Memorial to the Murdered Jews of Europe

Holocaust Memorials

The Memorial to the Murdered Jews of Europe (Denkmal für die ermordeten Juden Europas)is located on Cora-Berliner-Straße. Designed by Peter Eisenman, it features 2,711 concrete slabs arranged in a grid-like formation. Each slab is several meters long and 3 feet wide. Adjacent to the memorial is an information center, which contains a timeline of the Final Solution, as well as the names of millions of victims of the holocaust. There’s also a visitors center, which displays many important moments and memories from the Holocaust. The memorial was opened in May 2005.

The debates over whether to have such a memorial and what form it should take extend back to the late 1980s, when a small group of private German citizens, led by television journalist Lea Rosh and historian Eberhard Jäckel, first began pressing for Germany to honor the six million Jews murdered in the Holocaust. Rosh soon emerged as the driving force behind the memorial. In 1989, she founded a group to support its construction and to collect donations. With growing support, the Bundestag (German federal parliament) passed a resolution in favour of the project. On 25 June 1999, the Bundestag decided to build the memorial designed by Peter Eisenman. A federal foundation (Foundation for the Memorial to the Murdered Jews of Europe) was consequently founded to run it.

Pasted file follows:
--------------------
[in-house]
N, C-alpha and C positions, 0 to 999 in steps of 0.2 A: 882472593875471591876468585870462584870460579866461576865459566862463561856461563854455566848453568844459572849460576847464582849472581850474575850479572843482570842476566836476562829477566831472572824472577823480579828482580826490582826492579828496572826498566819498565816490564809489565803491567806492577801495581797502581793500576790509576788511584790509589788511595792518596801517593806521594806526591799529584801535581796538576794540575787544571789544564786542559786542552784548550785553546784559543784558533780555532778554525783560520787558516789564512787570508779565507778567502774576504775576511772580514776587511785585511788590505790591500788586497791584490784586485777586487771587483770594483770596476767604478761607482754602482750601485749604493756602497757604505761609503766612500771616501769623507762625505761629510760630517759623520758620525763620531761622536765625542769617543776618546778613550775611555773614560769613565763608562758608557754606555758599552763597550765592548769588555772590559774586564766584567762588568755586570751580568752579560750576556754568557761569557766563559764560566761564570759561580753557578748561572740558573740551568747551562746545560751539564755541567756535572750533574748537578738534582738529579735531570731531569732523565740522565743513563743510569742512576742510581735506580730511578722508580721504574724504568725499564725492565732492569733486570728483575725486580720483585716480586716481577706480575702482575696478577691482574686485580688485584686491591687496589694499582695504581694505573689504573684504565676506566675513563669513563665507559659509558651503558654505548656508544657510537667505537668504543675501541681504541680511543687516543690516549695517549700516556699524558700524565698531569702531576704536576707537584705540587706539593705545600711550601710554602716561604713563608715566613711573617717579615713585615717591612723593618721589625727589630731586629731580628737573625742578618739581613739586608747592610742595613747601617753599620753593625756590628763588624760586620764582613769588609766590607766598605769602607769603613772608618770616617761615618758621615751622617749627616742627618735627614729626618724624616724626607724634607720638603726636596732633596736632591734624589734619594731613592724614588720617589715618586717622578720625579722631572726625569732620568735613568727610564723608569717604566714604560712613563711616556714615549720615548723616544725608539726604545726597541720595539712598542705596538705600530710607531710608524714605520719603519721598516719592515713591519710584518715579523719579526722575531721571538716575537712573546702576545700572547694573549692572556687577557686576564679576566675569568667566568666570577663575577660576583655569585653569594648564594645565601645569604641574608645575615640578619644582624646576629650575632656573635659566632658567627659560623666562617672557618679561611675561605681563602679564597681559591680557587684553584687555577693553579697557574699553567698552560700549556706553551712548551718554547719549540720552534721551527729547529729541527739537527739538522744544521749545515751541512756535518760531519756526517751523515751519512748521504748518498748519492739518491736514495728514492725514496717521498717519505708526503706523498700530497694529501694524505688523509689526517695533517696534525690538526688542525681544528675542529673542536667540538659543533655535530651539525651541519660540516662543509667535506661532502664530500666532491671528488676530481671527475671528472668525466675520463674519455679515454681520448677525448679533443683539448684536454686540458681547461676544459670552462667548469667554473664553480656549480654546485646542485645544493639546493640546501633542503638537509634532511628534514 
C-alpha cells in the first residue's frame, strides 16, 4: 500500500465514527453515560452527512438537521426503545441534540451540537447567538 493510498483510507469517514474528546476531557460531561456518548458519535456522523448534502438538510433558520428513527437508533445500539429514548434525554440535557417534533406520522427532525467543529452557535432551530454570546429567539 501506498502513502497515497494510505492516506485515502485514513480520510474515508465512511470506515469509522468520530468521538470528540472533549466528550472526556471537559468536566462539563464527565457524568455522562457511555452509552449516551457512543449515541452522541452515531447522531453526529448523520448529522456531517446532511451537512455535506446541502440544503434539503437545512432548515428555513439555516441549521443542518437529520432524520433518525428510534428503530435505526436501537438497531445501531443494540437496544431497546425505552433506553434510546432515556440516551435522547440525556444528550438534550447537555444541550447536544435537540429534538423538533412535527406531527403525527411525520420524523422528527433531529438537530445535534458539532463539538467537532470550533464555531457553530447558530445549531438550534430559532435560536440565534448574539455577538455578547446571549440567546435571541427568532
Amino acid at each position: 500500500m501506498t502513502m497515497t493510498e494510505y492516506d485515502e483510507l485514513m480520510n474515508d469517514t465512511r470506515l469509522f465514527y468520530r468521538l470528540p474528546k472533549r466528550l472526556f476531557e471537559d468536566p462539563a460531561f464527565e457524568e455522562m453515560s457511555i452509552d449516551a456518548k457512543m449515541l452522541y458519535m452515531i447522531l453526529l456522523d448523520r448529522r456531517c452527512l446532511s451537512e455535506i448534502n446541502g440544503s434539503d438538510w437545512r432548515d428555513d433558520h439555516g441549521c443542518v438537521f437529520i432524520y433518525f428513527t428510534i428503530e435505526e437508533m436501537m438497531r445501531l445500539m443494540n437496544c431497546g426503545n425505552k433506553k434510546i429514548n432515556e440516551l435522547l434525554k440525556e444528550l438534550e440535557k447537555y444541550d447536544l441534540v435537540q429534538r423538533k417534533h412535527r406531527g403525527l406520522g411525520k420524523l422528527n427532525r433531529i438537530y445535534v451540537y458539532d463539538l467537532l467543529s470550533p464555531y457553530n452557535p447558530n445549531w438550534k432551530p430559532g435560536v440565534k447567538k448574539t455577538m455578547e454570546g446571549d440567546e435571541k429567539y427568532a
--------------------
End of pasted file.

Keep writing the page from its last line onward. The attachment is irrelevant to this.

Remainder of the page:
Three years after the official opening of the memorial, half of the blocks made from compacting concrete started to crack. While some interpret this defect as an intentional symbolization of the immortality and durability of the Jewish community, the memorials’ foundation deny this. Some analyze the lack of individual names on the monument as an illustration of the unimaginable number of murdered Jews in the Holocaust. In this way, the memorial illustrates that the number of Jewish individuals murdered in the Holocaust was so colossal that is impossible to physically visualize